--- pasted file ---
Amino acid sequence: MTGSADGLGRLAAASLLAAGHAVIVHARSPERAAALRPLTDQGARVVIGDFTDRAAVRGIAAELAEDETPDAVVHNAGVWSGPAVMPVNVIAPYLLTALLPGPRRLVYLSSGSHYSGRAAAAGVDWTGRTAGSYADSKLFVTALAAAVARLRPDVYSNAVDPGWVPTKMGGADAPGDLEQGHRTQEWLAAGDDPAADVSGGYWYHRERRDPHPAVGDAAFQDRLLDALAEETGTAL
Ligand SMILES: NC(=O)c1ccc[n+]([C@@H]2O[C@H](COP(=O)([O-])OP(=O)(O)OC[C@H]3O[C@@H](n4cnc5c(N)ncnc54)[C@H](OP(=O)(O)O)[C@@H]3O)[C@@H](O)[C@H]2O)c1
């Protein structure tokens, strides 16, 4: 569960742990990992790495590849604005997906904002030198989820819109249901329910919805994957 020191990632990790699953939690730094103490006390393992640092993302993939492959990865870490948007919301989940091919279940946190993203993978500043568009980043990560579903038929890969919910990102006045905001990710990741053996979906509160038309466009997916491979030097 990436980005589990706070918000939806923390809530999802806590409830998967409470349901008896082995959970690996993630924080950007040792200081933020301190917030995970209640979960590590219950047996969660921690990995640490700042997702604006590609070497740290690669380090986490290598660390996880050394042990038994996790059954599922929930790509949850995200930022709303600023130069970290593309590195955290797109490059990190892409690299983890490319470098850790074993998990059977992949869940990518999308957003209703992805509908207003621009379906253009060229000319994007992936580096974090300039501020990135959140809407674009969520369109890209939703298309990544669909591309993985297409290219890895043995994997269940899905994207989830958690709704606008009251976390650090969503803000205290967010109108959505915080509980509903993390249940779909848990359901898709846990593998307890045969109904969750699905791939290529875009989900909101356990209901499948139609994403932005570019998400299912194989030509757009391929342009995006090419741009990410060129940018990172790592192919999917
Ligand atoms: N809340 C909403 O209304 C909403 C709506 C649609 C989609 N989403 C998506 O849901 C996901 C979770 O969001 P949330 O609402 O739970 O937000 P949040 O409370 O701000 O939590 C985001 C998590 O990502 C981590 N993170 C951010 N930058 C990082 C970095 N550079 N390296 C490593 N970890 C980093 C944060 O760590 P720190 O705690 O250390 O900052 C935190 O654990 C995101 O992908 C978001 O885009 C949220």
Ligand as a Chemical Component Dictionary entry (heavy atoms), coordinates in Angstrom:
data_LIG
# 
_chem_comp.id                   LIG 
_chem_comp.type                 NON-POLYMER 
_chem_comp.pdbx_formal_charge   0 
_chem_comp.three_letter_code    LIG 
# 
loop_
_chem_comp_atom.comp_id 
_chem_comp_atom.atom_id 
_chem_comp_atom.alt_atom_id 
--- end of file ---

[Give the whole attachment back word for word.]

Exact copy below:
Amino acid sequence: MTGSADGLGRLAAASLLAAGHAVIVHARSPERAAALRPLTDQGARVVIGDFTDRAAVRGIAAELAEDETPDAVVHNAGVWSGPAVMPVNVIAPYLLTALLPGPRRLVYLSSGSHYSGRAAAAGVDWTGRTAGSYADSKLFVTALAAAVARLRPDVYSNAVDPGWVPTKMGGADAPGDLEQGHRTQEWLAAGDDPAADVSGGYWYHRERRDPHPAVGDAAFQDRLLDALAEETGTAL
Ligand SMILES: NC(=O)c1ccc[n+]([C@@H]2O[C@H](COP(=O)([O-])OP(=O)(O)OC[C@H]3O[C@@H](n4cnc5c(N)ncnc54)[C@H](OP(=O)(O)O)[C@@H]3O)[C@@H](O)[C@H]2O)c1
């Protein structure tokens, strides 16, 4: 569960742990990992790495590849604005997906904002030198989820819109249901329910919805994957 020191990632990790699953939690730094103490006390393992640092993302993939492959990865870490948007919301989940091919279940946190993203993978500043568009980043990560579903038929890969919910990102006045905001990710990741053996979906509160038309466009997916491979030097 990436980005589990706070918000939806923390809530999802806590409830998967409470349901008896082995959970690996993630924080950007040792200081933020301190917030995970209640979960590590219950047996969660921690990995640490700042997702604006590609070497740290690669380090986490290598660390996880050394042990038994996790059954599922929930790509949850995200930022709303600023130069970290593309590195955290797109490059990190892409690299983890490319470098850790074993998990059977992949869940990518999308957003209703992805509908207003621009379906253009060229000319994007992936580096974090300039501020990135959140809407674009969520369109890209939703298309990544669909591309993985297409290219890895043995994997269940899905994207989830958690709704606008009251976390650090969503803000205290967010109108959505915080509980509903993390249940779909848990359901898709846990593998307890045969109904969750699905791939290529875009989900909101356990209901499948139609994403932005570019998400299912194989030509757009391929342009995006090419741009990410060129940018990172790592192919999917
Ligand atoms: N809340 C909403 O209304 C909403 C709506 C649609 C989609 N989403 C998506 O849901 C996901 C979770 O969001 P949330 O609402 O739970 O937000 P949040 O409370 O701000 O939590 C985001 C998590 O990502 C981590 N993170 C951010 N930058 C990082 C970095 N550079 N390296 C490593 N970890 C980093 C944060 O760590 P720190 O705690 O250390 O900052 C935190 O654990 C995101 O992908 C978001 O885009 C949220």
Ligand as a Chemical Component Dictionary entry (heavy atoms), coordinates in Angstrom:
data_LIG
# 
_chem_comp.id                   LIG 
_chem_comp.type                 NON-POLYMER 
_chem_comp.pdbx_formal_charge   0 
_chem_comp.three_letter_code    LIG 
# 
loop_
_chem_comp_atom.comp_id 
_chem_comp_atom.atom_id 
_chem_comp_atom.alt_atom_id 